Since Iraq’s creation the people have looked towards the government as the employer of choice, but it is not up to this challenge. The public sector is the largest source of work, but it cannot meet the crushing demand caused by the population growth. Since the economy is dependent upon oil, which continuously fluctuates in value with the international market, the amount of money available for the civil service and security forces always goes up and down. In 2014 for instance, oil prices collapsed. Baghdad believed this would only be a temporary phenomenon, so in 2015-16 the budgets increased salaries and pensions. As the petroleum market did not recover, that led the government to borrow and raid the Central Bank’s foreign reserves. Iraq’s debt went from $73.1 billion in 2013 to $122.9 billion by 2017. Finally, in 2018 the budget had zero growth in government employment. Prices for Iraqi crude are finally going up, which means future budgets will likely add more opportunities, but the state can still not create enough to meet demand.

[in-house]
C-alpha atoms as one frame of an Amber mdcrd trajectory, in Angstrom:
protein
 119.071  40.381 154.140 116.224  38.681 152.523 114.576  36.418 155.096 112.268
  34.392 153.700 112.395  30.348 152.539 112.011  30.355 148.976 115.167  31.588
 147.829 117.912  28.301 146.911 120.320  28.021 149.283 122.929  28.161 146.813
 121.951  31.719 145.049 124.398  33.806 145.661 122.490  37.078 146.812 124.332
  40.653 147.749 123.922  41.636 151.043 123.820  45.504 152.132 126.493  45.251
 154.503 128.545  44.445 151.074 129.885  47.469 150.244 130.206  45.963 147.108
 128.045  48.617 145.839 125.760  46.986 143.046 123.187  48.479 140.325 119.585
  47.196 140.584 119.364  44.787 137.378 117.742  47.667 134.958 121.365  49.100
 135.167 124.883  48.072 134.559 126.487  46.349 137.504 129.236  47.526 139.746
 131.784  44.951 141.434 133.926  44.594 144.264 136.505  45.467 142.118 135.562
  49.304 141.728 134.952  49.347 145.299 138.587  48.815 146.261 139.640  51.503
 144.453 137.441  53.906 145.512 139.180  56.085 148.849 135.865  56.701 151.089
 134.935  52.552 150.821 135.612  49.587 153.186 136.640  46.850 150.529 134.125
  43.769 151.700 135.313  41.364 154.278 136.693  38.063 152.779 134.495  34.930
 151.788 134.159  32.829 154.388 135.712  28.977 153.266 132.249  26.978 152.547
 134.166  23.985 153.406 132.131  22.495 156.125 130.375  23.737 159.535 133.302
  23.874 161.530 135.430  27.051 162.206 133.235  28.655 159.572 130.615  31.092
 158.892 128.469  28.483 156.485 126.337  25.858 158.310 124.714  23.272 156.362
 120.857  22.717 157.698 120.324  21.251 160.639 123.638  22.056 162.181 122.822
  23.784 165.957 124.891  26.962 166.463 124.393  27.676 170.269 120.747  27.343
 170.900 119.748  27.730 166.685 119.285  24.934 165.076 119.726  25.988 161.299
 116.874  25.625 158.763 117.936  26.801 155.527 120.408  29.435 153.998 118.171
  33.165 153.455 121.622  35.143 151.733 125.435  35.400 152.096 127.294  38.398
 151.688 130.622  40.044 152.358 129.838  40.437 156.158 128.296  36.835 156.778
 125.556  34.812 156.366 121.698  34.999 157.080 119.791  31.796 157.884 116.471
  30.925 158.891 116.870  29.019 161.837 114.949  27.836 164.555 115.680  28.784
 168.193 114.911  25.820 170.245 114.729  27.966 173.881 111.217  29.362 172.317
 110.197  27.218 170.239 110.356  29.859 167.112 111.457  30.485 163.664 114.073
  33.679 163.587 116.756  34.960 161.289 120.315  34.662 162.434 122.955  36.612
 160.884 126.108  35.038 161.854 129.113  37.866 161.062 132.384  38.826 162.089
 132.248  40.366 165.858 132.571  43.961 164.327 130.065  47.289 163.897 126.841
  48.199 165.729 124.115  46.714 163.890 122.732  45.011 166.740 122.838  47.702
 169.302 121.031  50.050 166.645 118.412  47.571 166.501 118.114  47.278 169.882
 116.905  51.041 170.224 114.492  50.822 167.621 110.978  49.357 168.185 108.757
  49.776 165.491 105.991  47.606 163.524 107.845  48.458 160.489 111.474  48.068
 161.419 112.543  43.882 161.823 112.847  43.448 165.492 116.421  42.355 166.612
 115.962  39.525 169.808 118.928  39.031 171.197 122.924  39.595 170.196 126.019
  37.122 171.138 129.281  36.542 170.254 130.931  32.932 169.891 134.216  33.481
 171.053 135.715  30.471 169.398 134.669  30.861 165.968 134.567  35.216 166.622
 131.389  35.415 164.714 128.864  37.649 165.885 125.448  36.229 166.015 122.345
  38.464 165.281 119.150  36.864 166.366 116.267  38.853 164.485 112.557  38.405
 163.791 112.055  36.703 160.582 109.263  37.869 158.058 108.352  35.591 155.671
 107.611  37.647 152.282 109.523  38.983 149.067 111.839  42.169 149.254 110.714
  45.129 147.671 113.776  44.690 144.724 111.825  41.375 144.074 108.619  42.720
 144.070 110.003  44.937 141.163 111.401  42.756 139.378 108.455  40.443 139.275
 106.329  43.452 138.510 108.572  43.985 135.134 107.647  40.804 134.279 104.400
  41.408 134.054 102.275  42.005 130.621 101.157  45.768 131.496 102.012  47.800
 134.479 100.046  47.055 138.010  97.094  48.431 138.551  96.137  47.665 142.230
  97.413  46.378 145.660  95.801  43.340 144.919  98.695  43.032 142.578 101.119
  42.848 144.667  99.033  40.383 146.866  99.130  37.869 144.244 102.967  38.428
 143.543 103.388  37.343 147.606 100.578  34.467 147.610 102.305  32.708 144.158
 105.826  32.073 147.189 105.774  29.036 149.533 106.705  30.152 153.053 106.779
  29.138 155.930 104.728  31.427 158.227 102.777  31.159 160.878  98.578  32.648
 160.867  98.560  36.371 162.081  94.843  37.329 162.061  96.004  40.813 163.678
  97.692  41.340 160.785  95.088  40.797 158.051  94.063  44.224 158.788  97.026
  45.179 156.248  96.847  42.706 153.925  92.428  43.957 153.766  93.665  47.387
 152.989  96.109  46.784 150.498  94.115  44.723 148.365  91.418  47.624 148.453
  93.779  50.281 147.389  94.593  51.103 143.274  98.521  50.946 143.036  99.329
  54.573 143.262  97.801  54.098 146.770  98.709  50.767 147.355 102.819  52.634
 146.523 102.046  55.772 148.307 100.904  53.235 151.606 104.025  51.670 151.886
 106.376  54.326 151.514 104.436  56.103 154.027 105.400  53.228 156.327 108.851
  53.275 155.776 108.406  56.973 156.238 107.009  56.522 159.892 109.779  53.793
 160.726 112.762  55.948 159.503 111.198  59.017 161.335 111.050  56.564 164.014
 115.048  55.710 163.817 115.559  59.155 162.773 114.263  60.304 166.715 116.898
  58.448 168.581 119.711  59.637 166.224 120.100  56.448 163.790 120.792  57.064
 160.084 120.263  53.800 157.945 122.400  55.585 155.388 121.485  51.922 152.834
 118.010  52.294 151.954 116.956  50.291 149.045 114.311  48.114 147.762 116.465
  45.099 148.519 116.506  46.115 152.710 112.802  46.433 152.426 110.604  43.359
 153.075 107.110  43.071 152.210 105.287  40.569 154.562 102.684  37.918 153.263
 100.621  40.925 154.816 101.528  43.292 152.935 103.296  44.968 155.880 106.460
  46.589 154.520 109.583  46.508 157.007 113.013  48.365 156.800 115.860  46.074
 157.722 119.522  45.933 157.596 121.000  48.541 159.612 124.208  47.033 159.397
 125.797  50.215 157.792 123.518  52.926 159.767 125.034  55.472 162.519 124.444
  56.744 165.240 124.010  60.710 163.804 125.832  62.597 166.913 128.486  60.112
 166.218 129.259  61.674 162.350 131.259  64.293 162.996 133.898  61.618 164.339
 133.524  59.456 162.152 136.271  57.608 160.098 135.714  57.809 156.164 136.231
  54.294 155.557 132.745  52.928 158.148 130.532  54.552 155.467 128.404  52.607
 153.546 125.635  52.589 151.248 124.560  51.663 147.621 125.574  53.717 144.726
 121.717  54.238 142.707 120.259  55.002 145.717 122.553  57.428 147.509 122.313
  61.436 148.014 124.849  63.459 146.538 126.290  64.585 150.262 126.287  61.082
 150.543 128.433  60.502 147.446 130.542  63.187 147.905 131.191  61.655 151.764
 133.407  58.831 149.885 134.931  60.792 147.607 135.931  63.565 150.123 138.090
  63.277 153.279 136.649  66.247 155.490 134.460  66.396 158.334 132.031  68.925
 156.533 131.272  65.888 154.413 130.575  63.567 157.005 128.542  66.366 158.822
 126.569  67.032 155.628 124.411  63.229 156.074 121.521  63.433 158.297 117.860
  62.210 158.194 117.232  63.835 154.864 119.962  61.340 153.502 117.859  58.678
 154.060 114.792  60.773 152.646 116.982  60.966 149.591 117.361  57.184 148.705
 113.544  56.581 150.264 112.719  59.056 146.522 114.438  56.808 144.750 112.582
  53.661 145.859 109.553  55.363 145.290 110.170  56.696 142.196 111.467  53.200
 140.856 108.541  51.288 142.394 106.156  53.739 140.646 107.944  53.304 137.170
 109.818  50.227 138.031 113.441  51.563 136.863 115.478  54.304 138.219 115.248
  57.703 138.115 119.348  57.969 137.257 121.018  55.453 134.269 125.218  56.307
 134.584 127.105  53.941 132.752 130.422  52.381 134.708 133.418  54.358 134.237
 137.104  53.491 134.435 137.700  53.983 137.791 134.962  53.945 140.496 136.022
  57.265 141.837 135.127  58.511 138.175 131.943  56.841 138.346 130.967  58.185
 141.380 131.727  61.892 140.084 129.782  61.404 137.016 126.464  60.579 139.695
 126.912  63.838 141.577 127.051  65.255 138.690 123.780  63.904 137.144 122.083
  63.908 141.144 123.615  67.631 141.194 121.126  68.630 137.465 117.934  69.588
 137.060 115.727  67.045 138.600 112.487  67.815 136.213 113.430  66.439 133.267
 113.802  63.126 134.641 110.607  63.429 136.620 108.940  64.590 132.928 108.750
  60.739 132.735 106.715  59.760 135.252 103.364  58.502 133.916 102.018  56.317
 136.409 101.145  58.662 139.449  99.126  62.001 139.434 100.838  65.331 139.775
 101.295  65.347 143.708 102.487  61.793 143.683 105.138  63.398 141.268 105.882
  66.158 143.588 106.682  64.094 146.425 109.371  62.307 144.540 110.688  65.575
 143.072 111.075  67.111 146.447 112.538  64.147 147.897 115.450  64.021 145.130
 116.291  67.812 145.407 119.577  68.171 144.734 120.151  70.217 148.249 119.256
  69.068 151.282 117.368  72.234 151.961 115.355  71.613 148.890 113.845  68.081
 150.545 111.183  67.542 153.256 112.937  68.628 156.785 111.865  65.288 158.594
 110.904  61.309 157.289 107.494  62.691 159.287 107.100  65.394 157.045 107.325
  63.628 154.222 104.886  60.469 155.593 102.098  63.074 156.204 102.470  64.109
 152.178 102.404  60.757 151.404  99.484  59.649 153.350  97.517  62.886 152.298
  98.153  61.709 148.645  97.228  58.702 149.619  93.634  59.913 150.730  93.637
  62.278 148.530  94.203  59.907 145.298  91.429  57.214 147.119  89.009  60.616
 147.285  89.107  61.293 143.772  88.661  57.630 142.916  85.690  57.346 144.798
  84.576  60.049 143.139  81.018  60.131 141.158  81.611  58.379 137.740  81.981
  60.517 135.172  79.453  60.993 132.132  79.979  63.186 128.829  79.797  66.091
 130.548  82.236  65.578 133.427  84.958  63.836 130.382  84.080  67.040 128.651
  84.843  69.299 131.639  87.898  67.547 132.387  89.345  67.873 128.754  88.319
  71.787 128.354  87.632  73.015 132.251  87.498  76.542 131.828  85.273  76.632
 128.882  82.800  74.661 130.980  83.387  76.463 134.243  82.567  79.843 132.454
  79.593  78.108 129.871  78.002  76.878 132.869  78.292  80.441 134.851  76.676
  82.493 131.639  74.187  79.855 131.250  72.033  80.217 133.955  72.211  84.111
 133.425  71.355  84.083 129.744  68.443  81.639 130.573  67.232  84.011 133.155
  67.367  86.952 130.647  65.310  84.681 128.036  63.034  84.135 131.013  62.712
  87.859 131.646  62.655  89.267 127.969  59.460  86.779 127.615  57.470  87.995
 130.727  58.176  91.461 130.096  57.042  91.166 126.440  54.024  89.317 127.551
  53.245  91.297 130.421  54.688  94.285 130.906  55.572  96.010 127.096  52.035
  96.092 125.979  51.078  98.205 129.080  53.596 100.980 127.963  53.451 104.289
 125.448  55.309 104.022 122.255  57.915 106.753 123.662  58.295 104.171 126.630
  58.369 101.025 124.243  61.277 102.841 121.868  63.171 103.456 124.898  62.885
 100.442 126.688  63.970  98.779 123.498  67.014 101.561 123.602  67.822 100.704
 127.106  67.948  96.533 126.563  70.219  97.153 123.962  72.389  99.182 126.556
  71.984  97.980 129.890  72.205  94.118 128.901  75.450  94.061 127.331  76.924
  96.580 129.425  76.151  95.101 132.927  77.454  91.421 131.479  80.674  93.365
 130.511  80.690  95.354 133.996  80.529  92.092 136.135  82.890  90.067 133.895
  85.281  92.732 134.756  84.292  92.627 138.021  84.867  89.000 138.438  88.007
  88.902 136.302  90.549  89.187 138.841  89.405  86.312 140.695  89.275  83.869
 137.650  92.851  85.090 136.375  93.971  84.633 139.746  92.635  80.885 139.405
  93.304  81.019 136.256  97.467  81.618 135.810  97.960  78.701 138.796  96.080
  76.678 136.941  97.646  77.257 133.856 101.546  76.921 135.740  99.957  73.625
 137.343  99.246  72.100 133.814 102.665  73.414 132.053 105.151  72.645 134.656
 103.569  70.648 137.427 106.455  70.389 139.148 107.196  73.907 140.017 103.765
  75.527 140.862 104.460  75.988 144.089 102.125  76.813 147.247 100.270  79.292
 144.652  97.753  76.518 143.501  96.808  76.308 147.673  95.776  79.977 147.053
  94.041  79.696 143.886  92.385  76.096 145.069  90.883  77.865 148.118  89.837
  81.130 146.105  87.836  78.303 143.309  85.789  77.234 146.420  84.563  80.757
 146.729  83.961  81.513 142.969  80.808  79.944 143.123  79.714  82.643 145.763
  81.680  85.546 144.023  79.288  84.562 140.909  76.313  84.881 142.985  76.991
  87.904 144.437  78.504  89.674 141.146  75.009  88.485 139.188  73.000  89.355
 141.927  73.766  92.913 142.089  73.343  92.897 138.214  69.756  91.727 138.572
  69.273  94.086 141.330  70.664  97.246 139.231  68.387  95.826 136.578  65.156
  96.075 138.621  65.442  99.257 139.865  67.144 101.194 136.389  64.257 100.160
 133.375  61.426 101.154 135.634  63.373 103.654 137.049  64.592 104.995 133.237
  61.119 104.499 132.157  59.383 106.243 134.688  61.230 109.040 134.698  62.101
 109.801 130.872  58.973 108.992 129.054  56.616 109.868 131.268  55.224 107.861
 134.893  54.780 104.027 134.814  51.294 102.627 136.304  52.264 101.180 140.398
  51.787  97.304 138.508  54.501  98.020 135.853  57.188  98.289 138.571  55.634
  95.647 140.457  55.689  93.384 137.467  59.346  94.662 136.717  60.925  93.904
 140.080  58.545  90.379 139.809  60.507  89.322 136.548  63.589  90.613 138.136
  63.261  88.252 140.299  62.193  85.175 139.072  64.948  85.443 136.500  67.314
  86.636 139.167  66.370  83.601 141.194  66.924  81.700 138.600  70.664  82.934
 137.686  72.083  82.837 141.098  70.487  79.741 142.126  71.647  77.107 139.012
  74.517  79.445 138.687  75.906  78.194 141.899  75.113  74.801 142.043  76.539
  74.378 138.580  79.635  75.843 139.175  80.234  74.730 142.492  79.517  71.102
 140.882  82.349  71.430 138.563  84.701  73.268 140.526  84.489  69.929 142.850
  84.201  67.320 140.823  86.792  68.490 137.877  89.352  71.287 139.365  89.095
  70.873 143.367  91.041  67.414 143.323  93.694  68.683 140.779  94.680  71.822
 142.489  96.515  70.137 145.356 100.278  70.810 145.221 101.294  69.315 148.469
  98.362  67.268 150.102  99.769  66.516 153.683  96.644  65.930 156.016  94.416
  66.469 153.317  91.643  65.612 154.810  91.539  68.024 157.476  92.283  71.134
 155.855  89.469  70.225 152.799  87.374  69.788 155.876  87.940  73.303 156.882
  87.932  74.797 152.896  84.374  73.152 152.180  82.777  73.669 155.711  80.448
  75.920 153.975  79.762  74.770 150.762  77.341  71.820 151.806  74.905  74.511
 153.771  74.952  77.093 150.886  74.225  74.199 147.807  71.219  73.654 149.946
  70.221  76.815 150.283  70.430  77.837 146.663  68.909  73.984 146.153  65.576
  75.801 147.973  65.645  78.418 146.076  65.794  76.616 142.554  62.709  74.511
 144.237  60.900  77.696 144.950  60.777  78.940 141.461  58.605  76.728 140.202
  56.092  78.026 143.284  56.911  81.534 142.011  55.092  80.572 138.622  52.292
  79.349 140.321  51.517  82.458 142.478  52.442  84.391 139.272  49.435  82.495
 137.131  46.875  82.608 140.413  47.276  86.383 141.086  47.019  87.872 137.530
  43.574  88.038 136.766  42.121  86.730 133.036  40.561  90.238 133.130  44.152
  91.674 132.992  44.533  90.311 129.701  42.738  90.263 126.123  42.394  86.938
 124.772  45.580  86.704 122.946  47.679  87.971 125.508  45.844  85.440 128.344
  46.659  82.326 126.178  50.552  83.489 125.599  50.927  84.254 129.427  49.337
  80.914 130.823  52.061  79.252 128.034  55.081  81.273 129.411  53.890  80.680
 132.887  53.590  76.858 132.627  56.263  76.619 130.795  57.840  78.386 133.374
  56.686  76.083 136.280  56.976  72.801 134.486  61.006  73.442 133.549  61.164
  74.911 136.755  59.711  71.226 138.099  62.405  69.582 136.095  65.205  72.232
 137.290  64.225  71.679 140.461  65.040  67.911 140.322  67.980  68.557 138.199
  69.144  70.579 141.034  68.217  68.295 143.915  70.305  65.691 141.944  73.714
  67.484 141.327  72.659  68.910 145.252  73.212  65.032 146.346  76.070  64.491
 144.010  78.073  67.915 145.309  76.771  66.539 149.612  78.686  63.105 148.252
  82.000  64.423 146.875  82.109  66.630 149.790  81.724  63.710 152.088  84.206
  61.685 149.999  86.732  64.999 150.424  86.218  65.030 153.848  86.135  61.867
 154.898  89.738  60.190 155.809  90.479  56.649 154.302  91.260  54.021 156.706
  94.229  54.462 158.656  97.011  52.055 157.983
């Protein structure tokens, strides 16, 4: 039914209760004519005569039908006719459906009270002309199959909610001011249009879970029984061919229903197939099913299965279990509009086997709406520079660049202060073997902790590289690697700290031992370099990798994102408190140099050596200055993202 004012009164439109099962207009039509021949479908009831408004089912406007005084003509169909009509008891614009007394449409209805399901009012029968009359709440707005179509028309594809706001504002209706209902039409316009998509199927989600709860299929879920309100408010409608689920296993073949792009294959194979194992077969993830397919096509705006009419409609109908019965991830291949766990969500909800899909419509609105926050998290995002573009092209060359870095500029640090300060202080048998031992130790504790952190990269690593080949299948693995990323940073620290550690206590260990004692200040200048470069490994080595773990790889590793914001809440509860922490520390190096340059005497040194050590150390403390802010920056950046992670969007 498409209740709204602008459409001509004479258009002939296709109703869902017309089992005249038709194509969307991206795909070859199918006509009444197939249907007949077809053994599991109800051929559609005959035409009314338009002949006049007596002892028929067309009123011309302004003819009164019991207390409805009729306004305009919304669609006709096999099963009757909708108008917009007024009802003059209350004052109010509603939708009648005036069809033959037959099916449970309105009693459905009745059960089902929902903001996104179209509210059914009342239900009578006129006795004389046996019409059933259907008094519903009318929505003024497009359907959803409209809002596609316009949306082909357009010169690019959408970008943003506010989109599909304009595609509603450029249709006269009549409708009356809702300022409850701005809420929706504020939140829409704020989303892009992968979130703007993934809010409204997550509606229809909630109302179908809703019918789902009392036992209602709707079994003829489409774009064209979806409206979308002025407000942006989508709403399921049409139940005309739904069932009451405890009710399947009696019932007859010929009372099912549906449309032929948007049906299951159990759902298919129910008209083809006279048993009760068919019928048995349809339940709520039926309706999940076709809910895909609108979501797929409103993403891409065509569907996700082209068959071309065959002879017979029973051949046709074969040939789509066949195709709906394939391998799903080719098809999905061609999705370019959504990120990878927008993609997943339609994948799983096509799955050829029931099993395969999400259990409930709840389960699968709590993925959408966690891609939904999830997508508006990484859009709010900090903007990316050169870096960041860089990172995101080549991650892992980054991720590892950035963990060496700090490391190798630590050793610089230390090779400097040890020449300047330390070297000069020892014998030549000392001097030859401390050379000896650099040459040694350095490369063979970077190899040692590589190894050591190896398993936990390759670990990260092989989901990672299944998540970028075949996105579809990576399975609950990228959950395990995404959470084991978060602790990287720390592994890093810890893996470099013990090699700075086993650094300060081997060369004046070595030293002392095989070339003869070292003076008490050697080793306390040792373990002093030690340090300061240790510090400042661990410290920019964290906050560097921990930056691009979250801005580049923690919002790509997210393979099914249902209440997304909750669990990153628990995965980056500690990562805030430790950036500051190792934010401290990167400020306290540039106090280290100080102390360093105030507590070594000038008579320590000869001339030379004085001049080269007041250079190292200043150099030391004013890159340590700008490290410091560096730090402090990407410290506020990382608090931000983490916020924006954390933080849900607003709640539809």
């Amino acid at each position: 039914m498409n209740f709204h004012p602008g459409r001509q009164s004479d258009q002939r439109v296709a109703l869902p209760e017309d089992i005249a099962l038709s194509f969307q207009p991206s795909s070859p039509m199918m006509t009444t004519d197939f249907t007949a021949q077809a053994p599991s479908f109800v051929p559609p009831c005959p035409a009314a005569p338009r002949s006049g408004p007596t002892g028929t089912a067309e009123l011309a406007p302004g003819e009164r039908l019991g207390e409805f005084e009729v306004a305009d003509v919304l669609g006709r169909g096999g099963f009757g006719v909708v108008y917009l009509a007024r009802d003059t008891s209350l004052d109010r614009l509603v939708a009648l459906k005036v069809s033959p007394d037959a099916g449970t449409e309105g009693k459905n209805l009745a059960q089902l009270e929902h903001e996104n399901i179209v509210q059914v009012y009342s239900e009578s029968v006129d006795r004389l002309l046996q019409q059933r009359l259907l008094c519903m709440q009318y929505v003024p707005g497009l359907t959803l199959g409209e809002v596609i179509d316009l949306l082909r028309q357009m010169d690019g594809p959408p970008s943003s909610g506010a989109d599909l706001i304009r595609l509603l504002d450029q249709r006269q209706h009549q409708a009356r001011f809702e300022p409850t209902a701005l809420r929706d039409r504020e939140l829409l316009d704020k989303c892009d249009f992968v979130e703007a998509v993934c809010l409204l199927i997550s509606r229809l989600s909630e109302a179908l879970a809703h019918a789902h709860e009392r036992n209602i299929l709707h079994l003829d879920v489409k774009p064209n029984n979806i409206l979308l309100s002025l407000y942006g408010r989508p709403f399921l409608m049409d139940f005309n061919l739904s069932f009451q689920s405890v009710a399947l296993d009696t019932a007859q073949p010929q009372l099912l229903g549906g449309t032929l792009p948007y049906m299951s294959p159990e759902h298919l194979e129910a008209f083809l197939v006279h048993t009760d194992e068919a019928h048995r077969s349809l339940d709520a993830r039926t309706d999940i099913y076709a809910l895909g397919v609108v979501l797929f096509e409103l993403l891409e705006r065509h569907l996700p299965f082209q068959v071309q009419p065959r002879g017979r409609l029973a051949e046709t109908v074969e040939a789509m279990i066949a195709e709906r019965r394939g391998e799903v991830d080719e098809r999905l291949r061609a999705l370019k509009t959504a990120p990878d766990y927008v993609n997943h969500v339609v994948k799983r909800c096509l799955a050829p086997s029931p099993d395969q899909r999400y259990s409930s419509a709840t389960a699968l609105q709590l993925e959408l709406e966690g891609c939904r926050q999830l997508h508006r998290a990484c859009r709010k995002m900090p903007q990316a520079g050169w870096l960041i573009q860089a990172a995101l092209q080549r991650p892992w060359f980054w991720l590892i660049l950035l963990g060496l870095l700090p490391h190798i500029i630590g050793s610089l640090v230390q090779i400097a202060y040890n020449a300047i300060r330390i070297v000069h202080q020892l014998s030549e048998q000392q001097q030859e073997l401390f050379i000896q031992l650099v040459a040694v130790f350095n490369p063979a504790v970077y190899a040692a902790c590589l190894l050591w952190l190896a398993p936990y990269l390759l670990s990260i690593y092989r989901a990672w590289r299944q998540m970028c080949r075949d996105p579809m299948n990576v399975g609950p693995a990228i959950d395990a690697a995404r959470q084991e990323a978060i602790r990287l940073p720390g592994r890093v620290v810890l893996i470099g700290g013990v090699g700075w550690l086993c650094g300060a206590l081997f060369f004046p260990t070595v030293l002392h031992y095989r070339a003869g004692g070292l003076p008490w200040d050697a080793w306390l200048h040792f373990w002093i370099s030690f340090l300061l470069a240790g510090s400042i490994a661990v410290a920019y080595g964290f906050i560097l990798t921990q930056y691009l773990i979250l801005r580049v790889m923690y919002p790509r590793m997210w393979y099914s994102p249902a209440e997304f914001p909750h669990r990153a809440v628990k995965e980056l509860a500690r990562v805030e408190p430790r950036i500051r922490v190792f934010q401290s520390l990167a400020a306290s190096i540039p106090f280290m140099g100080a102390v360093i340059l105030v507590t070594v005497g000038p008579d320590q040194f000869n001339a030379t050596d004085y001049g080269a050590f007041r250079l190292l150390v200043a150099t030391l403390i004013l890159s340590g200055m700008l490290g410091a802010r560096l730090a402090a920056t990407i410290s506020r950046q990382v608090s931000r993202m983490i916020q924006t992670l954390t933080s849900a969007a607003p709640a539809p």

That only leaves the private sector capable of answering this dilemma. The problem is that part of the economy is small and Iraq’s business environment is notoriously bad. First, Iraq’s system incentives corruption. The World Bank ranked Iraq 168 out of 190 countries in ease of doing business. That makes it extremely costly and complex to run a company. There is a huge bureaucracy which entrepreneurs must deal with to even get started. That creates all types of opportunities for government officials to charge bribes. Politicians and political parties also demand kickbacks in contracts. Iraq has never seriously tackled this problem despite constant declarations that it would. Prime Minister Haidar Abadi claimed he was launching two anti-corruption campaigns, yet the former Integrity Committee head Hassan al-Yasiri said his efforts were blocked and stifled because there was no political will by the Abadi government, parliament or the courts to deal with graft. Likewise, the nation has made little effort to fix its regulatory environment to make it easier on private enterprise. Iraq’s international standing on regulations has fallen since 2015. The World Bank tracked 10 categories of government rules and Baghdad only improved in 2, 2 were unchanged, and 6 had fallen behind. Third, Iraq’s credit system needs reform. Most of the banks are state owned and only work with the government. That means little credit is available for the private sector. Again, Iraq has said it would deal with the issue, but has done little. Fourth, the nation has an unreliable power network. Electricity shortages and blackouts are constant, making many people rely upon private generators. That increases the costs on businesses to operate. Finally, Iraq has a largely unskilled work force. Around 33% of the young are illiterate or semi-literate. Only 28% finished middle or high school, and only 7% graduated college. Overall, these are all huge disincentives for foreign businesses and investors to come to Iraq. Baghdad is constantly told that it must confront all of these issues. It has spent years going to conferences, having training by international organizations and foreign countries, and made countless plans, yet there is little follow through. Corruption for example is institutionalized and the ruling parties all benefit from it, so there is no reason to change it. Likewise, the authorities feel no pressure to change the business environment. In fact, since most of the nation’s leadership has lived under state-run economies they just want to maintain the status quo and boost the public sector whenever oil prices go up.